One would expect a columnist with accolades of assignments and Harvard mentioned in his resume like Phar Kim Beng would have given a decent commentary to Dato Anifah Aman's response in Parliamant to Malaysia Baru's new Foreign Minister, Dato Saifuddin Abdullah.
Phar's reply to Anifah's calling of Saifuddin as not "well-versed" in South China Seas issue was to reduced it to as hackneved.
He then ridiculed the expertise of a former Director General of Maritime Department in the Foreign Minister, who was recently sent to France as Malaysia's new Ambassador, as Anifah's only expert on South China Sea.
Subsequently, he was throwing the names of few diplomats, which was not quite clear whether he was potraying Anifah as getting the wrong advise from the wrong people or Saifuddin seek advise from better diplomats.
Phar seemed to run down all the diplomats which advised both Anifah and Saifuddin. This technique in debate is hackneyed, meaning overused; unoriginal and trite. It is so DAPish to run down without giving a fair and honest assessment.
If the subject is about foreign policy, as Anifah's concern is clearly about (see video above), then there is no objectivity to talk of the electoral performance of Anifah, his brother, nephews or BN Sabah.
Firstly, it is not related - one is election and partisan politics, the other is governing policy i.e. foreign polict. Secondly, the voters may have not been objective in their voting decision as it was swayed by Warisan's money, sabotaged by characters from UMNO headquarter and also local UMNO party worker, and other non-issues.
For a renown columnist, Phar came off sounding childish to question Anifah's right to speak in Parliament. It is a free country now and more so for a member of Parliament to speak in Parliament.
This argument on locus standi is the one that is hackneyed or over-used. In fact, there is an attempt to do away with locus standi as legal argument to dismiss lawsuit and open the window for public issues to be brought to court.
Assuming the vexatious claim that Anifah relied on only one expert is true, it is not hackneyed to conclude Saifuddin is not well verse on South China Seas issue. He had just assumed the position and as one reliable source claimed Saifuddin confided he is absolutely blur and clueless on what to do at the Ministry.
Just do not ask who the source is?
Happen to know a buddy who is familiar with the 9-dash-line issue. Can assure Anifah had more than one expert advising him. He is quite well verse as he was handling and hands-on engaging diplomatically on the matter.
Phar is far from knowledgeable and had any glimpse of the background and character of those involved together with the behind the close door incidents on the South China Sea to comment on an issue so dear to a Sabahan like Anifah.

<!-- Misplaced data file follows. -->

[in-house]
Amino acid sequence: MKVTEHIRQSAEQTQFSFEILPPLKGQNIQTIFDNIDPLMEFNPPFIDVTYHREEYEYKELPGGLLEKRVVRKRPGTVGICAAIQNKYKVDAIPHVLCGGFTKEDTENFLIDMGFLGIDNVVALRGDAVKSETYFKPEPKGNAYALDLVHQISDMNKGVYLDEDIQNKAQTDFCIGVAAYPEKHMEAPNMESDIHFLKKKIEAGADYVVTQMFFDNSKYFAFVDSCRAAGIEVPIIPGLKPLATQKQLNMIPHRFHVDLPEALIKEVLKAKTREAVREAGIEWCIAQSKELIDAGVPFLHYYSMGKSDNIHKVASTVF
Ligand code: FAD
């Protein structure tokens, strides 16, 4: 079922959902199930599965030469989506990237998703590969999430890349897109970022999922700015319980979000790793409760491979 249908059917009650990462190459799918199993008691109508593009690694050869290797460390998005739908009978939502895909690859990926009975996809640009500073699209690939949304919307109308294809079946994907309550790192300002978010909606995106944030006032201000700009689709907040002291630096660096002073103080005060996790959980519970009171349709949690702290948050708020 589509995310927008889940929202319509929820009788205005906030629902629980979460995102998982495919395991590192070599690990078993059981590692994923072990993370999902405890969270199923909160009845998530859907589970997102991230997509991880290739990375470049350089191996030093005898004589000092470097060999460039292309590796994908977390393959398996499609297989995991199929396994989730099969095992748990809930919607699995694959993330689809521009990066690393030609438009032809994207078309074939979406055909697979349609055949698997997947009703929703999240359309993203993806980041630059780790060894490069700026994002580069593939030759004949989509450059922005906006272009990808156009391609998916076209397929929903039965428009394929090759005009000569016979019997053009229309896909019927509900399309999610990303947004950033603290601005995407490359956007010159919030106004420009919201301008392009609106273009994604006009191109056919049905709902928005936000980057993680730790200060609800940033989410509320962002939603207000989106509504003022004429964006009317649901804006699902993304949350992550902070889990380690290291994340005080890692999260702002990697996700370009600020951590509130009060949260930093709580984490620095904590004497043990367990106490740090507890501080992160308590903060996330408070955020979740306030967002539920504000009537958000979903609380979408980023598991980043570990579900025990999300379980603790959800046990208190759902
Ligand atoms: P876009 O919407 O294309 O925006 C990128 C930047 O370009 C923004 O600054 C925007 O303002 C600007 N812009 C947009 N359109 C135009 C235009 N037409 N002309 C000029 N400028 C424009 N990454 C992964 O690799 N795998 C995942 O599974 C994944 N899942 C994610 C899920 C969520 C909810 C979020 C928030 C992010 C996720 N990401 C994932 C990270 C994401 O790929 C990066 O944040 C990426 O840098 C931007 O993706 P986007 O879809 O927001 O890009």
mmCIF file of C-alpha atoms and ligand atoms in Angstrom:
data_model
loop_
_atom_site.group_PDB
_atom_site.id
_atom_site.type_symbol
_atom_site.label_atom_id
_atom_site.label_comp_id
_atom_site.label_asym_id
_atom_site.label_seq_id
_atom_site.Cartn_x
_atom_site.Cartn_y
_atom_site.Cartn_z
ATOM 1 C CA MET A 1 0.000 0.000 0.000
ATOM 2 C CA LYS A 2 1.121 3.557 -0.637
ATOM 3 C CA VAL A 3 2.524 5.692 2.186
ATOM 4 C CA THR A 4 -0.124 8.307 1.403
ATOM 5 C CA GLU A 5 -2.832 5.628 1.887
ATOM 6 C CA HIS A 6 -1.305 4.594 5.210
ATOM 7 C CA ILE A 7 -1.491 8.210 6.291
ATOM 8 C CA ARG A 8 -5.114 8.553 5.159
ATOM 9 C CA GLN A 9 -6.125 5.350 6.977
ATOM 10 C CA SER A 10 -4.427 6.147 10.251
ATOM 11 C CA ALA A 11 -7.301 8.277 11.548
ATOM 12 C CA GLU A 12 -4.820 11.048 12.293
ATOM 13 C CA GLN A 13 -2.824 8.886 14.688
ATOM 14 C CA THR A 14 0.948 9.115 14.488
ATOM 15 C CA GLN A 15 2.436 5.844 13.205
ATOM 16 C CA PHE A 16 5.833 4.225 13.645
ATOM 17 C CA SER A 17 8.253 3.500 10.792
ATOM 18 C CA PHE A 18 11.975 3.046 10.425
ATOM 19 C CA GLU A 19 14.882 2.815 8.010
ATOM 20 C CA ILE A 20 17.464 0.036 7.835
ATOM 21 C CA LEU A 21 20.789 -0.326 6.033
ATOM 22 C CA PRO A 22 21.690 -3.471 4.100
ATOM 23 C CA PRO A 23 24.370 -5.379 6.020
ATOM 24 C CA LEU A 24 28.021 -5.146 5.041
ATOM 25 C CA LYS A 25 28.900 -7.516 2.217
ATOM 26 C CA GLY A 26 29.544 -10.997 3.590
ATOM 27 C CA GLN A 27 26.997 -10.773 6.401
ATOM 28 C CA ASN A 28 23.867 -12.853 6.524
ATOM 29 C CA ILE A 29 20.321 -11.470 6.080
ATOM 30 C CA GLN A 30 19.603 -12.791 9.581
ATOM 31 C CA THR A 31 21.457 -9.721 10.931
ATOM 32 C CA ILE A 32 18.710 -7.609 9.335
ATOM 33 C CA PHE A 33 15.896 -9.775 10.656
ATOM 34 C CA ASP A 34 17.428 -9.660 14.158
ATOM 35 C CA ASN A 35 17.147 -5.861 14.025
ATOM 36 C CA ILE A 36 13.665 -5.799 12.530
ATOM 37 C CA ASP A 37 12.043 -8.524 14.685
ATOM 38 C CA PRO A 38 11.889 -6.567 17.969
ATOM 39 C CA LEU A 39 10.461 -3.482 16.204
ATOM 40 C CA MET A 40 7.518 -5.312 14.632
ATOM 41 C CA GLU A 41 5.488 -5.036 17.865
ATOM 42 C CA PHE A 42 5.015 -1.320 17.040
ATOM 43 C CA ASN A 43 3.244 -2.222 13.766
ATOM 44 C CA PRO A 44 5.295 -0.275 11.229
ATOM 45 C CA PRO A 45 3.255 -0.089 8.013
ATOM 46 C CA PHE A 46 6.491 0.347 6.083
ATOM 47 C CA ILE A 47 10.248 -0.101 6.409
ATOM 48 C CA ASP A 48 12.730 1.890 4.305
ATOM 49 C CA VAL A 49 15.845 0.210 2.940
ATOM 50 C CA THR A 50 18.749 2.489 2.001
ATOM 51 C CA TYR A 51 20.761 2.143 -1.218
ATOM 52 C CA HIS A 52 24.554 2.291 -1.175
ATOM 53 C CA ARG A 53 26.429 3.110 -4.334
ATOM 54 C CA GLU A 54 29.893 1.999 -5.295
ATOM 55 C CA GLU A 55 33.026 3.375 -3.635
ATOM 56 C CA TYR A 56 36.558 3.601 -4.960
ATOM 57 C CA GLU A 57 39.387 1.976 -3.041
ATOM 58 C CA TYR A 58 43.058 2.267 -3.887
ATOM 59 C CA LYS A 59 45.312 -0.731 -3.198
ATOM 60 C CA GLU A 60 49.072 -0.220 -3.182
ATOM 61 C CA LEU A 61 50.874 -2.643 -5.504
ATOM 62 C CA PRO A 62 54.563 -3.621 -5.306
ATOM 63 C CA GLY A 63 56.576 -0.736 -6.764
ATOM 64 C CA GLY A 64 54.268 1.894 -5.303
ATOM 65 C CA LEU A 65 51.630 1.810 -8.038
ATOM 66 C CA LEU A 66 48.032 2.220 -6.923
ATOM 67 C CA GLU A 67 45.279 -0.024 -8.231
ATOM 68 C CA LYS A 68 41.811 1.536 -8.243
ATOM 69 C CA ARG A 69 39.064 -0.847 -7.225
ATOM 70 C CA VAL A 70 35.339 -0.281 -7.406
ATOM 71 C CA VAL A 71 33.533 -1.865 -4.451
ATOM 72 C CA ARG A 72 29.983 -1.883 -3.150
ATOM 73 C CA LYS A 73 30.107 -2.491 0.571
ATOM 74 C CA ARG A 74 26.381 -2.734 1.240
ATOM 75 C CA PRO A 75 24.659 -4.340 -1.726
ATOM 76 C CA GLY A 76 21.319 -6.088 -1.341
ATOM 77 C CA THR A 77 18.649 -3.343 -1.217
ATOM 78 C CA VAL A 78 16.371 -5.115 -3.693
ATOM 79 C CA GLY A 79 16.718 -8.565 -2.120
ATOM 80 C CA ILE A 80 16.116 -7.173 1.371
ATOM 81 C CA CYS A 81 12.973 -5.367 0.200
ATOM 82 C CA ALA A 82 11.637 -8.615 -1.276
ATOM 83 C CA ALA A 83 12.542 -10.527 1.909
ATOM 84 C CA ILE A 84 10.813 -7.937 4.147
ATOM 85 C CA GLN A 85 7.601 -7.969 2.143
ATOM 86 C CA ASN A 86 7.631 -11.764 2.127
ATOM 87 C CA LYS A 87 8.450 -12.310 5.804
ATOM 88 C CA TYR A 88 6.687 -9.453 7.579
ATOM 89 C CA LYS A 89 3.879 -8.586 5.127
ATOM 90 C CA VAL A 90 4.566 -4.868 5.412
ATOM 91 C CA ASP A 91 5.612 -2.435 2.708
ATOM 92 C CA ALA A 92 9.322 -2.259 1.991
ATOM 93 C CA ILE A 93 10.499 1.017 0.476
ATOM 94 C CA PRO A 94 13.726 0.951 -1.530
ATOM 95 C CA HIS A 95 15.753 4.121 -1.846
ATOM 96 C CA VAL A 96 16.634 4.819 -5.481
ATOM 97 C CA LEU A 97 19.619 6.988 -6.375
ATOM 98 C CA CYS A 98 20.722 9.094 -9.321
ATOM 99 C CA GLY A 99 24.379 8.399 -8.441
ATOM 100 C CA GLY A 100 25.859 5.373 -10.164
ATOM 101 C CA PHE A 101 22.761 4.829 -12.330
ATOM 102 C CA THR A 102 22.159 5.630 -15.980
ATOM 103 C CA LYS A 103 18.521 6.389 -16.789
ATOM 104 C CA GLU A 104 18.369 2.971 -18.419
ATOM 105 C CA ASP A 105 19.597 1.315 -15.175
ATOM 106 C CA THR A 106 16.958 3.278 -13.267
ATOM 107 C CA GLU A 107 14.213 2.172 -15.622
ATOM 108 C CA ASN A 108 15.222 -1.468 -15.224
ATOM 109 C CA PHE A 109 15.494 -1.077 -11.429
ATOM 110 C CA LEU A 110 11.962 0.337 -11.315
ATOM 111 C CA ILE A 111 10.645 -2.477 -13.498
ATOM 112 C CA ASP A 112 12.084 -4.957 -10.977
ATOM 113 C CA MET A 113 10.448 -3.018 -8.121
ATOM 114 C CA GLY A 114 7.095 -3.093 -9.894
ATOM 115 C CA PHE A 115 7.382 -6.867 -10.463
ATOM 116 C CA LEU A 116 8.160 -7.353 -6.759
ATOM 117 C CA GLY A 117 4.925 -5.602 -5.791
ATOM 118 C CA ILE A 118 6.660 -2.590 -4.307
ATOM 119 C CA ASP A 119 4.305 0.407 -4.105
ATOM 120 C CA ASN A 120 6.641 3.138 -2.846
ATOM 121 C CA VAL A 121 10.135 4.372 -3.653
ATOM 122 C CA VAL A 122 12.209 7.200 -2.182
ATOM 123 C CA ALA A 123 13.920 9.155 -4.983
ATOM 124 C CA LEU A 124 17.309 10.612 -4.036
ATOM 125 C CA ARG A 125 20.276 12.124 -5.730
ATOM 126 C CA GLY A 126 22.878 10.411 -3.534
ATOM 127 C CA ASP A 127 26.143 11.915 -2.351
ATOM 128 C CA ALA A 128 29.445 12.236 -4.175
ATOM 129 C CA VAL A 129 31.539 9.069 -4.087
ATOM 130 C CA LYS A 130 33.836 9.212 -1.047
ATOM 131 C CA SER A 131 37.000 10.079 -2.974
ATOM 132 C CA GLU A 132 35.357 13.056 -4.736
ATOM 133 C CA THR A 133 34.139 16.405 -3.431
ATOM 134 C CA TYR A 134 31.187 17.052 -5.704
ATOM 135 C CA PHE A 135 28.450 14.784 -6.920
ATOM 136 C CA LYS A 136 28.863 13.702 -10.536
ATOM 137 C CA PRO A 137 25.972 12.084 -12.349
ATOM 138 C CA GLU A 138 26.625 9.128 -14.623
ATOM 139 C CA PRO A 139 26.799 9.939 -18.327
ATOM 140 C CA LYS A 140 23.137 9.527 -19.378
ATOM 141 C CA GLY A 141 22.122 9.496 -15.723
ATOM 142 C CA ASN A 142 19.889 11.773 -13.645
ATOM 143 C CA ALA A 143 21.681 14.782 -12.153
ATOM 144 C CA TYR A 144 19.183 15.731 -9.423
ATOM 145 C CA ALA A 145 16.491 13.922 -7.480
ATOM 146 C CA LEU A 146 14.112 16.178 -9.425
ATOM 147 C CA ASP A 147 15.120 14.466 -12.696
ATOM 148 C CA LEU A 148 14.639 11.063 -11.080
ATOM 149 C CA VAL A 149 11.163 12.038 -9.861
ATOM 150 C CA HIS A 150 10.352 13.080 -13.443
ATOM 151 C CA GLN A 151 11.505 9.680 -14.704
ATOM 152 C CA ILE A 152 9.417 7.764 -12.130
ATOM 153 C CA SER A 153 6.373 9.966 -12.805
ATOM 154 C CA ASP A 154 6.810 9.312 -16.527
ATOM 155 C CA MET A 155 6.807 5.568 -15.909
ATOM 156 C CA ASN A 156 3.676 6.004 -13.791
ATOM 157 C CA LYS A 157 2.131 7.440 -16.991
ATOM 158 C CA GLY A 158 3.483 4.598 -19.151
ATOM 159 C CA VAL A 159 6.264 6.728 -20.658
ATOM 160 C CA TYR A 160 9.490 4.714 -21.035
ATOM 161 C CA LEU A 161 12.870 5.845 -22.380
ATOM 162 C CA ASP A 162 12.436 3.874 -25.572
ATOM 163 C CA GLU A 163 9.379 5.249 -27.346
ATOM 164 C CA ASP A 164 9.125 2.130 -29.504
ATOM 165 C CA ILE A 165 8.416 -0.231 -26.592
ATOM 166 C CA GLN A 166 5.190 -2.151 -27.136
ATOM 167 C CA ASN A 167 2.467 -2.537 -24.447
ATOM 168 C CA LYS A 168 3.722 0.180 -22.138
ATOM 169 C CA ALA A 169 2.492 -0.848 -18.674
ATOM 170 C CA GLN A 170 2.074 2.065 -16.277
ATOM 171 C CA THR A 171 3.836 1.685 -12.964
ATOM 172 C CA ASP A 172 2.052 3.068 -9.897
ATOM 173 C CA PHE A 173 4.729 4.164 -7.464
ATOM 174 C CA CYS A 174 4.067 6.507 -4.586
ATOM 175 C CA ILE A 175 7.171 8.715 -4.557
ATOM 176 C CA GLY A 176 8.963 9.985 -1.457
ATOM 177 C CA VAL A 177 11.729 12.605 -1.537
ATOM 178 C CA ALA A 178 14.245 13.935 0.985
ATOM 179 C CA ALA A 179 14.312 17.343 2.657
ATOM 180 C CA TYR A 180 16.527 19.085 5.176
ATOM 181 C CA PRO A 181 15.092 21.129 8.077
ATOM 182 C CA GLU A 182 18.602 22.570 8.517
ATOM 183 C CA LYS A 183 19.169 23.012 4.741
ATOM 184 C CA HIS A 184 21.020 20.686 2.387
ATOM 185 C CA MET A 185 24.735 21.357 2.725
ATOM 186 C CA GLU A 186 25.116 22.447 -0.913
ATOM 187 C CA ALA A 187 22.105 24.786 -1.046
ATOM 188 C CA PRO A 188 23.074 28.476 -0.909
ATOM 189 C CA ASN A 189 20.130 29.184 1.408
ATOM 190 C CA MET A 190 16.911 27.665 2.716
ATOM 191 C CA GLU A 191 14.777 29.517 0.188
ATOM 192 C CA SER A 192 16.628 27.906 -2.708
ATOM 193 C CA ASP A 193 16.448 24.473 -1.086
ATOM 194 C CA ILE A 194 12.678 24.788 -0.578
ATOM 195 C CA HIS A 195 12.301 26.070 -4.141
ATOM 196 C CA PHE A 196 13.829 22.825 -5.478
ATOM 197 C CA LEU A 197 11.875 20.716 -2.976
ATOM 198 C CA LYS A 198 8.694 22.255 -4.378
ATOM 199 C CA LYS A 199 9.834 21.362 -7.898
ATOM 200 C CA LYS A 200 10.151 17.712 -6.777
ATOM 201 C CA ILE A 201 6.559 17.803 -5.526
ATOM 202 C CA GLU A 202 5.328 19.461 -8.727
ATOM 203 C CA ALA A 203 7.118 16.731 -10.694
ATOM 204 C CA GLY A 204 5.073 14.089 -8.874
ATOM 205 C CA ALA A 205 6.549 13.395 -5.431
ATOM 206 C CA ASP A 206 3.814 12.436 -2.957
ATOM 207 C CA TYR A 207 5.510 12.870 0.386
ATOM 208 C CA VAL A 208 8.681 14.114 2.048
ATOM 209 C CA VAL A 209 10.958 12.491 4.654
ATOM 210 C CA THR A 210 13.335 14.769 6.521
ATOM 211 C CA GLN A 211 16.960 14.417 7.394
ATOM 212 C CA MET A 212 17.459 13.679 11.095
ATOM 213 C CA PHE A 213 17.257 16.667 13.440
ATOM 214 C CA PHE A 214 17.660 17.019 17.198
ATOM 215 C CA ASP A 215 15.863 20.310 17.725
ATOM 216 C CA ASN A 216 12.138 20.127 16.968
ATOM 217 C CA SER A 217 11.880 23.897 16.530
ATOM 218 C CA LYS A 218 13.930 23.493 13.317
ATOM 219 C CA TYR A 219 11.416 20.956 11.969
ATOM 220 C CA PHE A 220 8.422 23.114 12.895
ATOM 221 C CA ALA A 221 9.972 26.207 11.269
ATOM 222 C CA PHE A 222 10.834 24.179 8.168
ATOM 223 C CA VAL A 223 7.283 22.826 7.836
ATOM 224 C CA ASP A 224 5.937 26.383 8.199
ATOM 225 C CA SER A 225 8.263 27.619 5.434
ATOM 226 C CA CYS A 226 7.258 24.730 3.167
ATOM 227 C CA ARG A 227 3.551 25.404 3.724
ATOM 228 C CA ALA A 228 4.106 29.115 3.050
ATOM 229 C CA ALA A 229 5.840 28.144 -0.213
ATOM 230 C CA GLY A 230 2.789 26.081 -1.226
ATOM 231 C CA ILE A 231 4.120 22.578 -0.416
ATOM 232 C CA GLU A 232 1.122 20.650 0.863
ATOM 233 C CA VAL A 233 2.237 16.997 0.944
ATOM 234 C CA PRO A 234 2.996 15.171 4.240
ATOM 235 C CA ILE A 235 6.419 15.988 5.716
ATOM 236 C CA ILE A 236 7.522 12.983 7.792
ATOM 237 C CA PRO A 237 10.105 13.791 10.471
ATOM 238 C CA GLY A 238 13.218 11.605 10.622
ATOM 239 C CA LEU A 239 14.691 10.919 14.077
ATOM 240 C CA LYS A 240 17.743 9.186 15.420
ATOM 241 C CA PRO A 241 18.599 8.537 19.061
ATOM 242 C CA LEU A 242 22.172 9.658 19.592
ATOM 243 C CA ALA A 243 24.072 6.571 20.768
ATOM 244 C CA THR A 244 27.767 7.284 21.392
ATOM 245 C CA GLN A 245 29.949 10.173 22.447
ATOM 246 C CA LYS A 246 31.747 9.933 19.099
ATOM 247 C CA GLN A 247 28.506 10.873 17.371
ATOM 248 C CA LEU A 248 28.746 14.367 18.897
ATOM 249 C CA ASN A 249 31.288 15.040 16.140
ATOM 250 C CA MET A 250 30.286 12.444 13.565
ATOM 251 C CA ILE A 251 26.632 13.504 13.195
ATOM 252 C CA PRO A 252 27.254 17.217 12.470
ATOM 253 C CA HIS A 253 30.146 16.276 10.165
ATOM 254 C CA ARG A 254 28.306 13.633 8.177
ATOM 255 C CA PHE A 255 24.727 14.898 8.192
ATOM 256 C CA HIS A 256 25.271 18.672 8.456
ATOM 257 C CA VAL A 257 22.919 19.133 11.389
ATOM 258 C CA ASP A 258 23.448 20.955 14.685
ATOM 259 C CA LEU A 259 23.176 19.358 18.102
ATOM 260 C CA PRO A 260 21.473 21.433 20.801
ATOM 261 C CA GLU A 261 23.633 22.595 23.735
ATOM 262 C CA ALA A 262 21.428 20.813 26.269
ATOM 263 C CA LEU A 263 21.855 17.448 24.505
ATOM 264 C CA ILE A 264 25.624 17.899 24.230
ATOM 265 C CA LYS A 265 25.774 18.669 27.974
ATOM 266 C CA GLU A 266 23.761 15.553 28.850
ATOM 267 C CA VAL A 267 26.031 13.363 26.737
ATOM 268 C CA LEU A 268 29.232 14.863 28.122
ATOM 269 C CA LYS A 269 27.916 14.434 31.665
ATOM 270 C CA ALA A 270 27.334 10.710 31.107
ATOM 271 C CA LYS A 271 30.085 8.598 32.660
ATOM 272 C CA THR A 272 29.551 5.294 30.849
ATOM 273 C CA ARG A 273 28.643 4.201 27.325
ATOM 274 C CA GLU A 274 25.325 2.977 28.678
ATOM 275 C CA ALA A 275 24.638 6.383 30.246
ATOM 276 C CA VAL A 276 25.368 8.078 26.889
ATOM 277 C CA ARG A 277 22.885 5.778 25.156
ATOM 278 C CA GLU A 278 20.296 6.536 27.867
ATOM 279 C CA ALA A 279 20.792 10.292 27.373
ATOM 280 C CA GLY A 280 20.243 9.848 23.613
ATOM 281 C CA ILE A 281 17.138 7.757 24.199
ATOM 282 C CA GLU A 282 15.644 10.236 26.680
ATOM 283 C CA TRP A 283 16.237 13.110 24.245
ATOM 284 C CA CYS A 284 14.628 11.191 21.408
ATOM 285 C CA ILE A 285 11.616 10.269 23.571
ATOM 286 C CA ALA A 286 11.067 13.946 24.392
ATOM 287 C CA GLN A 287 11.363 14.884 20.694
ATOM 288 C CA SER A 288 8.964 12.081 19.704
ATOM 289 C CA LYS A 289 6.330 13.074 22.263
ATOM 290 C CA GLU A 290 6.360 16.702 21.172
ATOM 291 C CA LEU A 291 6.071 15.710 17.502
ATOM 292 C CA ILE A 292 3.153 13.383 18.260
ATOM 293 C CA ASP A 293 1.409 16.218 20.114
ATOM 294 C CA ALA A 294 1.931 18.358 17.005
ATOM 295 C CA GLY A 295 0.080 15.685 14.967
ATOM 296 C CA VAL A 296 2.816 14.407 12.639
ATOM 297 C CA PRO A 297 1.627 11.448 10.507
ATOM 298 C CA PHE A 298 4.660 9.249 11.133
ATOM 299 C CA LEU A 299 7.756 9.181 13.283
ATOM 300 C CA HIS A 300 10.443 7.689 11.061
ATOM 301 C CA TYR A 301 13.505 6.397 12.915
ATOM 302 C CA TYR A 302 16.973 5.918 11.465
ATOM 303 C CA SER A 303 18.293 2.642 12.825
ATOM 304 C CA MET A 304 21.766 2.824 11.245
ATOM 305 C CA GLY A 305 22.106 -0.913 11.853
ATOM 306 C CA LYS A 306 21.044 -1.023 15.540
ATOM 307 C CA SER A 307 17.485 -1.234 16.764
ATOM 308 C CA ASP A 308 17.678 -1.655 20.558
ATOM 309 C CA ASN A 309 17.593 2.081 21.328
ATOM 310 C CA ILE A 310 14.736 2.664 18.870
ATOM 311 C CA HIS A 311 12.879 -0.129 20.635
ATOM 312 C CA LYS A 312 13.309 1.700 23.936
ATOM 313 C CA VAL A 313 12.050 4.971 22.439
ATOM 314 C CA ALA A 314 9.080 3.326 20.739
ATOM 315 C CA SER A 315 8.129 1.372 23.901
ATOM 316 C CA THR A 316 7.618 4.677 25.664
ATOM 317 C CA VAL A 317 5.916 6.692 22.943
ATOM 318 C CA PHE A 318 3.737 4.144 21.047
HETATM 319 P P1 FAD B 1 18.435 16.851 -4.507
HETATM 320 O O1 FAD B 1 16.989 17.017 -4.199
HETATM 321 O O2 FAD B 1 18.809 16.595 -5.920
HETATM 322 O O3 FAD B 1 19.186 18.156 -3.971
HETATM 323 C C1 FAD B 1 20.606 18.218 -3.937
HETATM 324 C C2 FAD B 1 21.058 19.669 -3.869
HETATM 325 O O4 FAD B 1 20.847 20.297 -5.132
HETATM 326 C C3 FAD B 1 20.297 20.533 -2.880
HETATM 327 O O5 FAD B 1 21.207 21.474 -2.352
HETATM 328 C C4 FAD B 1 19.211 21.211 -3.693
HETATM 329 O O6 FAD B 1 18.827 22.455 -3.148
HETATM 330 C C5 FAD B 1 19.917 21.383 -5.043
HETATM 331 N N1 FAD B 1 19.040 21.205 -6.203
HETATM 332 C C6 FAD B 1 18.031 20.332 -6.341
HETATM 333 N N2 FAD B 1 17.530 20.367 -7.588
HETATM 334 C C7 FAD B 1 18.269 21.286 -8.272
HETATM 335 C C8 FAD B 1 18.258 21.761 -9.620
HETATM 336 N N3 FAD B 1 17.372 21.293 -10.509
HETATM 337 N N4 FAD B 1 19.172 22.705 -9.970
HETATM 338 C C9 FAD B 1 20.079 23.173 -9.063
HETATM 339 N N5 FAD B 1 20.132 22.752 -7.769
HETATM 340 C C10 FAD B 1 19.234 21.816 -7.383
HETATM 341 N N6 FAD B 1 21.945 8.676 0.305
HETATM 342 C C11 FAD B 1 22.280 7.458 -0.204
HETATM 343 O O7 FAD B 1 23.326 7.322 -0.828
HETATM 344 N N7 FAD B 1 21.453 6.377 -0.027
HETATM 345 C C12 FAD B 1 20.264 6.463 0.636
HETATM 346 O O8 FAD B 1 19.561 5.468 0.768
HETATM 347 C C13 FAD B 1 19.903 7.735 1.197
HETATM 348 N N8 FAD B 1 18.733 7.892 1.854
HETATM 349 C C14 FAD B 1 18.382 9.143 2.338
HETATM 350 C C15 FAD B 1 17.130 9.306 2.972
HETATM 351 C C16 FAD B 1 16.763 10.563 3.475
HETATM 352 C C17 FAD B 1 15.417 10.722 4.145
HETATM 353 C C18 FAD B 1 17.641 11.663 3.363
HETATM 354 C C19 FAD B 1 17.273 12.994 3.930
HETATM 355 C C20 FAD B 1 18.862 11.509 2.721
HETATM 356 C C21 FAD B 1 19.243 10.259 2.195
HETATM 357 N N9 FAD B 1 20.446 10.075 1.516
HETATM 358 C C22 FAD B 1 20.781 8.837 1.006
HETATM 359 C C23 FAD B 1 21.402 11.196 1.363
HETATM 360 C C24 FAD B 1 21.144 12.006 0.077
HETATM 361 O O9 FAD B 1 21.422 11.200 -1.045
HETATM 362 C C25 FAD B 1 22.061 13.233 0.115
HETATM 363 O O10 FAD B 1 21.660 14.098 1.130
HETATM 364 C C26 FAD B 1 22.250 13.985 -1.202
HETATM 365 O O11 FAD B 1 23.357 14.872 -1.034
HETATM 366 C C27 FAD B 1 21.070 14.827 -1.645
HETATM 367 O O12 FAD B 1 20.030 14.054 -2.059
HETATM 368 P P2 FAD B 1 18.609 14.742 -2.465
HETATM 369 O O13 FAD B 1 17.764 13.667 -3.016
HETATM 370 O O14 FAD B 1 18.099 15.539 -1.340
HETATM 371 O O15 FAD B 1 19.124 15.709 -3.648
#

Phar may have a background in foreign policy but to highlight Saifuddin's effort to etablishment a Parliamentary Select Committee on Foreign Policy as achievement is an amateurish attempt to praise the boss of his friend who is Saifuddin's Political Secretary.
That is the major difference between foreign policy practitioner and foreign policy theoretician talking in classrooms.
Off course, it is practised in the US Senate with their renown Senate Committee on Foreign Policies. But to have one in Malaysia with members comprising of local politicians, it is impractical. Not even cabinet members and top government servants are familiar and far from conversant with foreign policies as it has always been the strict domain of Wisma Putera.
Inviting the opinion and empowering MPs with tendency to say, "Aku ni YB, atau kau yang YB?" to their constituency on such delicate matter of diplomacy and wide subject of geo-global politics will only extract shallow views and it spells disaster written all over.
A scene in the British comedy, Yes Prime Minister was of the Chief Secretary in a state of shock to hear the Prime Minister intend to have lunch on rotation with all the Ambassadors and High Consulate. He said the one lunch with the Ambassador can destroy years of diplomatic manovering. Having Malaysian MPs delve into a subject they hardly knows is destruction before food served.
Saifuddin has a lot to learn. He has to know what was happening in the past before he can bring something revolutionary to claim as his legacy. More important, he has to realise that prior to Anifah, Malaysia signed too few international treaties, convention and bilateral agreements. It was talk, even in those 22 years.
Phar pick on the wrong guy to insult as abysmal failure. For Saifuddin to only now get Phar to response to Anifah, it is rather one week late.